Also above the island are two Finnish Secto pendants made with thin birch slats. Three TA counter stools from TOOU add island seating. On the perimeter counter is London Grey quartz, also from Unique Stone Imports. The dishwasher as well as steam and speed ovens also are Miele. The refrigerator is a Subzero and the wine refrigerator, in a niche by the dining table, is by Marvel.

Throughout the downstairs is 24-inch-by-48-inch Metal Light porcelain tile flooring from Unique Stone Imports. Anchoring the living room area is an extra deep 101-inch Linger sofa in Della Blue from Room & Board and an area rug from West Elm.

Behind the sofa is the dining area. The rustic Panta dining table from Arhaus is flanked by six Midori-green veneer-and gold metal Kettle Chairs from Industry West.

The patio features one of the most striking aspects of Stiegler’s design. The three-story wall between the patio and the new staircase inside consists of 23-foot-high channel glass by Bendheim Wall Systems and panels of white cedar. Four vertical windows sit within the right side of the panels.

The patio itself has a circular stone fountain by the glass wall, along with a small round marble table from Room & Board. There are also two red Mesh chairs, two red Mesh lounge chairs and a small red Mesh side table, all from Blu Dot.

Landscape architect Christopher Brown, principal of C.M. Brown Landscape Architect, said he wanted to honor the home’s mid-century history by selecting materials consistent with the architectural style. He used burnished, low-profile concrete masonry unit block in a stacked bond pattern for the planter walls and arranged the paving as a series of modular concrete pads, infilled with river pebbles.

“I chose Cordyline ‘Torbay Dazzler’ to stand tall in front of the three-story glass wall, and they’re buffered by a more subtle plant palette, mixed with varied foliage textures,” he said. “Fluffy Acacia ‘Couin Itt’ is mixed with the soft and smooth textures of Fox Tail agaves and Sunburst aeoniums.”

Stiegler designed laminated wood risers for the stairs. The first landing is illuminated by a stunning contemporary Flindt LED Wall Lamp by Christian Flindt for Louis Poulsen.

On the second floor, the couple have their dream set up. Because they wanted easy, low-maintenance flooring, Stiegler chose luxury vinyl wood-look planks — and had them installed on the diagonal throughout the second floor.

To the far right of the landing is a spacious family room dominated by a faux leather, saddle-colored Harris sectional with a memory foam queen bed from West Elm. Next to the couch by the windows looking out toward Mount Soledad is a modest, gray Stash desk from Blu Dot accompanied by a bright red Eames molded plastic side chair from Design Within Reach.

Siemer filled the walls over the sectional with row upon row of framed photos of the couple’s travels. And there’s a section of wall before the entry, across from the small gym between the family room and the stair landing, filled with ribbons and medals from the duo’s triathlons and other competitions.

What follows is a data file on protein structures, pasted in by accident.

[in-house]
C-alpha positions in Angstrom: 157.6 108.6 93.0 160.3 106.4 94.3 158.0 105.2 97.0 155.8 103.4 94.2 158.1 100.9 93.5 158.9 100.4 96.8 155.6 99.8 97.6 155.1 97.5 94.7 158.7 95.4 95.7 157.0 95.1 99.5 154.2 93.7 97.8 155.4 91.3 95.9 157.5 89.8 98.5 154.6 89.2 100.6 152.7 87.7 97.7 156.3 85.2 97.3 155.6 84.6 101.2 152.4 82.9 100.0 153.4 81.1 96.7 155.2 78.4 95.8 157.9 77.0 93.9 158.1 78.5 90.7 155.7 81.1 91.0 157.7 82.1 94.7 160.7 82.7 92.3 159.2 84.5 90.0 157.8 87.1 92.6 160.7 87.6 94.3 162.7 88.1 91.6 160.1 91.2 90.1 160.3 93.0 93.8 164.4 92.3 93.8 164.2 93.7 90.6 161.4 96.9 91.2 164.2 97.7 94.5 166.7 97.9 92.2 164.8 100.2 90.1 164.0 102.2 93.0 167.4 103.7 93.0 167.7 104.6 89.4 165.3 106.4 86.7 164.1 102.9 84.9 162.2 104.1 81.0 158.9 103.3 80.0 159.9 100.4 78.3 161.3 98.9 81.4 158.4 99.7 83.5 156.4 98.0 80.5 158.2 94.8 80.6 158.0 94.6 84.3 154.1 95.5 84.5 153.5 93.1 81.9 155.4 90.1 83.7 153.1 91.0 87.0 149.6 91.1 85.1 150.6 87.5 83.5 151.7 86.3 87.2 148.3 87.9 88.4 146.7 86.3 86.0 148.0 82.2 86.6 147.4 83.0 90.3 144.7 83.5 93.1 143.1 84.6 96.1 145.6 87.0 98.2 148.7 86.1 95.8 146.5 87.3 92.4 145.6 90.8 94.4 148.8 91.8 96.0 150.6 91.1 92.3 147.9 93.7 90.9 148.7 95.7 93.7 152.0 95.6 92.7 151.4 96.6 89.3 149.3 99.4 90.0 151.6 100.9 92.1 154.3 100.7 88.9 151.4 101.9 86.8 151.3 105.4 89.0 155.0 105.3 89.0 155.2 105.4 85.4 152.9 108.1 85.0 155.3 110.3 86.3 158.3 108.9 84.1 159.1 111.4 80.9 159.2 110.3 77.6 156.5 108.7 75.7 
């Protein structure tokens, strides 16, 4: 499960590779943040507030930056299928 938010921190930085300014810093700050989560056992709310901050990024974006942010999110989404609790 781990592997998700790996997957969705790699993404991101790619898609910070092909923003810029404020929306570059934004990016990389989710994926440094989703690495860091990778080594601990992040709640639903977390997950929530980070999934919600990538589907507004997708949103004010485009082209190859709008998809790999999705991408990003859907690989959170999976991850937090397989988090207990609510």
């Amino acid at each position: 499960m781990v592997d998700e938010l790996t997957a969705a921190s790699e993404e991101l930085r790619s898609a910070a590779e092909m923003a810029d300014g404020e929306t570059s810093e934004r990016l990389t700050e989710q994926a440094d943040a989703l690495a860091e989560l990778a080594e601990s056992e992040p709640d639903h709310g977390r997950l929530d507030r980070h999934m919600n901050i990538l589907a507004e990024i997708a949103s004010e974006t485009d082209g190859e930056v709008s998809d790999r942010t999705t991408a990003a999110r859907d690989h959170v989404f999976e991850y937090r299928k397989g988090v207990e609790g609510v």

On the other side of the landing is the primary bedroom. It’s spacious, sunlit and simple, with a canary yellow Hartley California King bed from Room & Board, flanked by Four Hands Sydney Nightstands made from natural mango and woven cane, all sitting on a large gray area rug from West Elm.

By the expansive front window, with a view of what feels like a forest of palm trees in front of the ocean, are a pair of West Elm “Cozy” swivel chairs in Frost Gray Chunky Melange, along with a Julian Small Pouf in Dusty Rose velvet from Castlery. Siemer also brought in a compact Hex side table and Hudson Drink Table set, also from West Elm.

Stiegler created a spacious walk-in closet with built-in blue storage cabinetry, along with a bathroom featuring a separate water closet and a dramatic walk-in steam shower with a Gray Onyx slab against the back wall and the attached bench.

The second floor showcases another landscape element. A balcony reaches across the width of the family room and gym, and a roof garden situated in a nook between the gym and the bedroom wall extends outside to the balcony. The couple can exit the bedroom’s sliding door and step through the garden on paving stones to reach chairs on the balcony.

“This little roof garden is a key focal point as you ascend the stairs to the second level, and is also viewable from the main bedroom,” Brown said. “We wanted this to have a Zen-like feel and also serve as an herb garden as the wife really wanted to find places to grow edible plants where feasible.”

Drifts of grasses and sedges, like Blonde Ambition Blue Grama Grass and Field Sedge, can handle the fluctuating heat and shade conditions, especially adjacent to the large windows. Mixed in are perennial and annual herbs.

For structure, Brown added ‘Roman Beauty’ rosemary and Spanish lavender as well as beds of culinary herbs along the flagstone path that she can easily harvest. Brown also included pots so she can more easily turn over annual herbs and vegetables throughout the year.

The third-floor roof deck has a little bar counter attached to the low wall with two Hot Mesh yellow counter stools from Blu Dot, giving the couple a spot to enjoy the sunset over the Pacific. There’s also a wood bench along one wall, with a mid-century modern Solfire Hex turquoise gas fire pit from Modfire nearby.

The couple said they’ve hosted one small party so far and were happy because their guests were able to spread throughout the house instead of just hanging around the kitchen.

“The multilevel way to entertain was cool,” said the husband. “That’s what’s going to be our signature. The house really came together as we envisioned it. And that in itself is a surprise.”

Caron Golden is a freelance writer.